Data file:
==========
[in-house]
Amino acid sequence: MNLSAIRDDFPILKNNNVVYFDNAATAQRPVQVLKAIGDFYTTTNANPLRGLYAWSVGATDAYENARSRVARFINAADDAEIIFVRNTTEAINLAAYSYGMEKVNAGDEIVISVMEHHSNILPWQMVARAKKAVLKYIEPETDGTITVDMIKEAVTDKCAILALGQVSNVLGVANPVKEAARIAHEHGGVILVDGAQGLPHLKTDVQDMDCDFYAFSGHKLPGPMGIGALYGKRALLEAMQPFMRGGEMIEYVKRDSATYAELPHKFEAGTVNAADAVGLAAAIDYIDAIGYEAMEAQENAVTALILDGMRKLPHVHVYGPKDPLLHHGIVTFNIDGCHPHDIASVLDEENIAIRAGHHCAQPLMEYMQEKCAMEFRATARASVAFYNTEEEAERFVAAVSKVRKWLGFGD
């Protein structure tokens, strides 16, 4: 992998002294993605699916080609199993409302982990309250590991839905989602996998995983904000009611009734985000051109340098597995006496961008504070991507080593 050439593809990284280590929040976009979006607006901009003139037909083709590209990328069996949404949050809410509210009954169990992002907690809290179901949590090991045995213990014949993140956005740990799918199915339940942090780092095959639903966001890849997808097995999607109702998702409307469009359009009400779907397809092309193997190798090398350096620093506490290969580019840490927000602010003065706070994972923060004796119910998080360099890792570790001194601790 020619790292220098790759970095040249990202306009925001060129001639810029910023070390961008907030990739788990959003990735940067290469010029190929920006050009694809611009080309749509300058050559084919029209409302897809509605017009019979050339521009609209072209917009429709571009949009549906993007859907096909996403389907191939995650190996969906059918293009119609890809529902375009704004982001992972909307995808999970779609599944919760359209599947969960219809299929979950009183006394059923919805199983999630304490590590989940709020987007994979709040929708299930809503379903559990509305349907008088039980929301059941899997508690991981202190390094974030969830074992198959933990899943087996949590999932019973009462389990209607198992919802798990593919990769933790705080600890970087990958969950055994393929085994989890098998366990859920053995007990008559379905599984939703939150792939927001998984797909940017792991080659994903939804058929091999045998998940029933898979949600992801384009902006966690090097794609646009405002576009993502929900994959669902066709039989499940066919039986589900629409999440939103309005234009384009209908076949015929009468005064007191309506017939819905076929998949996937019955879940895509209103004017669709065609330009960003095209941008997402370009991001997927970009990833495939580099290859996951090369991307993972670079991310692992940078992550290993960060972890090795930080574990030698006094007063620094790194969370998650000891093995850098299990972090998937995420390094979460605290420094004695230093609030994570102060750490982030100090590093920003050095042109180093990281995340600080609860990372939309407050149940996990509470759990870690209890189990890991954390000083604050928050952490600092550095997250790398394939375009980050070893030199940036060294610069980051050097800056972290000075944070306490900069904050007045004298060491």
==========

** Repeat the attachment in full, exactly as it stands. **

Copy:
[in-house]
Amino acid sequence: MNLSAIRDDFPILKNNNVVYFDNAATAQRPVQVLKAIGDFYTTTNANPLRGLYAWSVGATDAYENARSRVARFINAADDAEIIFVRNTTEAINLAAYSYGMEKVNAGDEIVISVMEHHSNILPWQMVARAKKAVLKYIEPETDGTITVDMIKEAVTDKCAILALGQVSNVLGVANPVKEAARIAHEHGGVILVDGAQGLPHLKTDVQDMDCDFYAFSGHKLPGPMGIGALYGKRALLEAMQPFMRGGEMIEYVKRDSATYAELPHKFEAGTVNAADAVGLAAAIDYIDAIGYEAMEAQENAVTALILDGMRKLPHVHVYGPKDPLLHHGIVTFNIDGCHPHDIASVLDEENIAIRAGHHCAQPLMEYMQEKCAMEFRATARASVAFYNTEEEAERFVAAVSKVRKWLGFGD
């Protein structure tokens, strides 16, 4: 992998002294993605699916080609199993409302982990309250590991839905989602996998995983904000009611009734985000051109340098597995006496961008504070991507080593 050439593809990284280590929040976009979006607006901009003139037909083709590209990328069996949404949050809410509210009954169990992002907690809290179901949590090991045995213990014949993140956005740990799918199915339940942090780092095959639903966001890849997808097995999607109702998702409307469009359009009400779907397809092309193997190798090398350096620093506490290969580019840490927000602010003065706070994972923060004796119910998080360099890792570790001194601790 020619790292220098790759970095040249990202306009925001060129001639810029910023070390961008907030990739788990959003990735940067290469010029190929920006050009694809611009080309749509300058050559084919029209409302897809509605017009019979050339521009609209072209917009429709571009949009549906993007859907096909996403389907191939995650190996969906059918293009119609890809529902375009704004982001992972909307995808999970779609599944919760359209599947969960219809299929979950009183006394059923919805199983999630304490590590989940709020987007994979709040929708299930809503379903559990509305349907008088039980929301059941899997508690991981202190390094974030969830074992198959933990899943087996949590999932019973009462389990209607198992919802798990593919990769933790705080600890970087990958969950055994393929085994989890098998366990859920053995007990008559379905599984939703939150792939927001998984797909940017792991080659994903939804058929091999045998998940029933898979949600992801384009902006966690090097794609646009405002576009993502929900994959669902066709039989499940066919039986589900629409999440939103309005234009384009209908076949015929009468005064007191309506017939819905076929998949996937019955879940895509209103004017669709065609330009960003095209941008997402370009991001997927970009990833495939580099290859996951090369991307993972670079991310692992940078992550290993960060972890090795930080574990030698006094007063620094790194969370998650000891093995850098299990972090998937995420390094979460605290420094004695230093609030994570102060750490982030100090590093920003050095042109180093990281995340600080609860990372939309407050149940996990509470759990870690209890189990890991954390000083604050928050952490600092550095997250790398394939375009980050070893030199940036060294610069980051050097800056972290000075944070306490900069904050007045004298060491």